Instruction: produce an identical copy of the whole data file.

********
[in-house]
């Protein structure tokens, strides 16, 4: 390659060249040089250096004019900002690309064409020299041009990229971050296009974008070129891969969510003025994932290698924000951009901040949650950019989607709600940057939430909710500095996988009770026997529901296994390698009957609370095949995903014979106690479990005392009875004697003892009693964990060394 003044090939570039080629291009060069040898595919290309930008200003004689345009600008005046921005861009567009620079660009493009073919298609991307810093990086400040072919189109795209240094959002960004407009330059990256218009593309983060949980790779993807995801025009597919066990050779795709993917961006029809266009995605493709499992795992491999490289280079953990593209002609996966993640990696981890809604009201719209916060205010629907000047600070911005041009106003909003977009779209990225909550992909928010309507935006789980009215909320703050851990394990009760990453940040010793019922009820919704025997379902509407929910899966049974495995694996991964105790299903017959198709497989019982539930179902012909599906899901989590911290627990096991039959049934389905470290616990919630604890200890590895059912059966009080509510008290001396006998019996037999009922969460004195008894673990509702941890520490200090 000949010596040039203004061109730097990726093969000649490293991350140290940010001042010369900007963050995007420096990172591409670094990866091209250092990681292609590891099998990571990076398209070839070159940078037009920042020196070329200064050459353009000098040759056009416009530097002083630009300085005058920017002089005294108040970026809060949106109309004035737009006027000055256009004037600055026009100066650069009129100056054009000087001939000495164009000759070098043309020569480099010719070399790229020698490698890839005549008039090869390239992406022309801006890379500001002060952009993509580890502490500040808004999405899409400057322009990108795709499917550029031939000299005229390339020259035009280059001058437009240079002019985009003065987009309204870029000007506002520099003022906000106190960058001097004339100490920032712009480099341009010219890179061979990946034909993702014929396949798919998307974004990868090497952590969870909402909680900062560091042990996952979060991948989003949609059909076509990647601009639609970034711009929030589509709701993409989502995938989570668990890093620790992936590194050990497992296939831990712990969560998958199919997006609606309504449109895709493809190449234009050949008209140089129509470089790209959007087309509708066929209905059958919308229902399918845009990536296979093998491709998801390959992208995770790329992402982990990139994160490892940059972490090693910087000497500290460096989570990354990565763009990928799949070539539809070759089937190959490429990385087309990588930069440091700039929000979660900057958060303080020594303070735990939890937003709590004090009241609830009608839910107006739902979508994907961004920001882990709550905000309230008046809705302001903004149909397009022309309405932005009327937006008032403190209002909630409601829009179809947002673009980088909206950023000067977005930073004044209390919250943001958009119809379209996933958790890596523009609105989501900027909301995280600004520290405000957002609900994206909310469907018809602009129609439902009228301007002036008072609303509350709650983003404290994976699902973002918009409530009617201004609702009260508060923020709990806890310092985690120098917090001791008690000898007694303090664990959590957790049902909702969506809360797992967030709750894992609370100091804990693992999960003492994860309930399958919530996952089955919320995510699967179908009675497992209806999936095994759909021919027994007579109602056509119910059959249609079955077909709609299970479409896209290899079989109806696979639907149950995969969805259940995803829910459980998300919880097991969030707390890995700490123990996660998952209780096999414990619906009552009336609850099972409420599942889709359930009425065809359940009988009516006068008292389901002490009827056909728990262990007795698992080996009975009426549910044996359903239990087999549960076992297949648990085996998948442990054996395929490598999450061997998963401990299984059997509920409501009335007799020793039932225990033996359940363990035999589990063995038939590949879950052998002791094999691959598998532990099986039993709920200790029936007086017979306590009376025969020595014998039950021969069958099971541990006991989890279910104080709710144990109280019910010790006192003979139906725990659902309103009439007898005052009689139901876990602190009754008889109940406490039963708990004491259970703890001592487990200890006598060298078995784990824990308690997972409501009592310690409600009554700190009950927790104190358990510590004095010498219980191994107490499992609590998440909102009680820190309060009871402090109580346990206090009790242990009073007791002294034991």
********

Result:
[in-house]
């Protein structure tokens, strides 16, 4: 390659060249040089250096004019900002690309064409020299041009990229971050296009974008070129891969969510003025994932290698924000951009901040949650950019989607709600940057939430909710500095996988009770026997529901296994390698009957609370095949995903014979106690479990005392009875004697003892009693964990060394 003044090939570039080629291009060069040898595919290309930008200003004689345009600008005046921005861009567009620079660009493009073919298609991307810093990086400040072919189109795209240094959002960004407009330059990256218009593309983060949980790779993807995801025009597919066990050779795709993917961006029809266009995605493709499992795992491999490289280079953990593209002609996966993640990696981890809604009201719209916060205010629907000047600070911005041009106003909003977009779209990225909550992909928010309507935006789980009215909320703050851990394990009760990453940040010793019922009820919704025997379902509407929910899966049974495995694996991964105790299903017959198709497989019982539930179902012909599906899901989590911290627990096991039959049934389905470290616990919630604890200890590895059912059966009080509510008290001396006998019996037999009922969460004195008894673990509702941890520490200090 000949010596040039203004061109730097990726093969000649490293991350140290940010001042010369900007963050995007420096990172591409670094990866091209250092990681292609590891099998990571990076398209070839070159940078037009920042020196070329200064050459353009000098040759056009416009530097002083630009300085005058920017002089005294108040970026809060949106109309004035737009006027000055256009004037600055026009100066650069009129100056054009000087001939000495164009000759070098043309020569480099010719070399790229020698490698890839005549008039090869390239992406022309801006890379500001002060952009993509580890502490500040808004999405899409400057322009990108795709499917550029031939000299005229390339020259035009280059001058437009240079002019985009003065987009309204870029000007506002520099003022906000106190960058001097004339100490920032712009480099341009010219890179061979990946034909993702014929396949798919998307974004990868090497952590969870909402909680900062560091042990996952979060991948989003949609059909076509990647601009639609970034711009929030589509709701993409989502995938989570668990890093620790992936590194050990497992296939831990712990969560998958199919997006609606309504449109895709493809190449234009050949008209140089129509470089790209959007087309509708066929209905059958919308229902399918845009990536296979093998491709998801390959992208995770790329992402982990990139994160490892940059972490090693910087000497500290460096989570990354990565763009990928799949070539539809070759089937190959490429990385087309990588930069440091700039929000979660900057958060303080020594303070735990939890937003709590004090009241609830009608839910107006739902979508994907961004920001882990709550905000309230008046809705302001903004149909397009022309309405932005009327937006008032403190209002909630409601829009179809947002673009980088909206950023000067977005930073004044209390919250943001958009119809379209996933958790890596523009609105989501900027909301995280600004520290405000957002609900994206909310469907018809602009129609439902009228301007002036008072609303509350709650983003404290994976699902973002918009409530009617201004609702009260508060923020709990806890310092985690120098917090001791008690000898007694303090664990959590957790049902909702969506809360797992967030709750894992609370100091804990693992999960003492994860309930399958919530996952089955919320995510699967179908009675497992209806999936095994759909021919027994007579109602056509119910059959249609079955077909709609299970479409896209290899079989109806696979639907149950995969969805259940995803829910459980998300919880097991969030707390890995700490123990996660998952209780096999414990619906009552009336609850099972409420599942889709359930009425065809359940009988009516006068008292389901002490009827056909728990262990007795698992080996009975009426549910044996359903239990087999549960076992297949648990085996998948442990054996395929490598999450061997998963401990299984059997509920409501009335007799020793039932225990033996359940363990035999589990063995038939590949879950052998002791094999691959598998532990099986039993709920200790029936007086017979306590009376025969020595014998039950021969069958099971541990006991989890279910104080709710144990109280019910010790006192003979139906725990659902309103009439007898005052009689139901876990602190009754008889109940406490039963708990004491259970703890001592487990200890006598060298078995784990824990308690997972409501009592310690409600009554700190009950927790104190358990510590004095010498219980191994107490499992609590998440909102009680820190309060009871402090109580346990206090009790242990009073007791002294034991």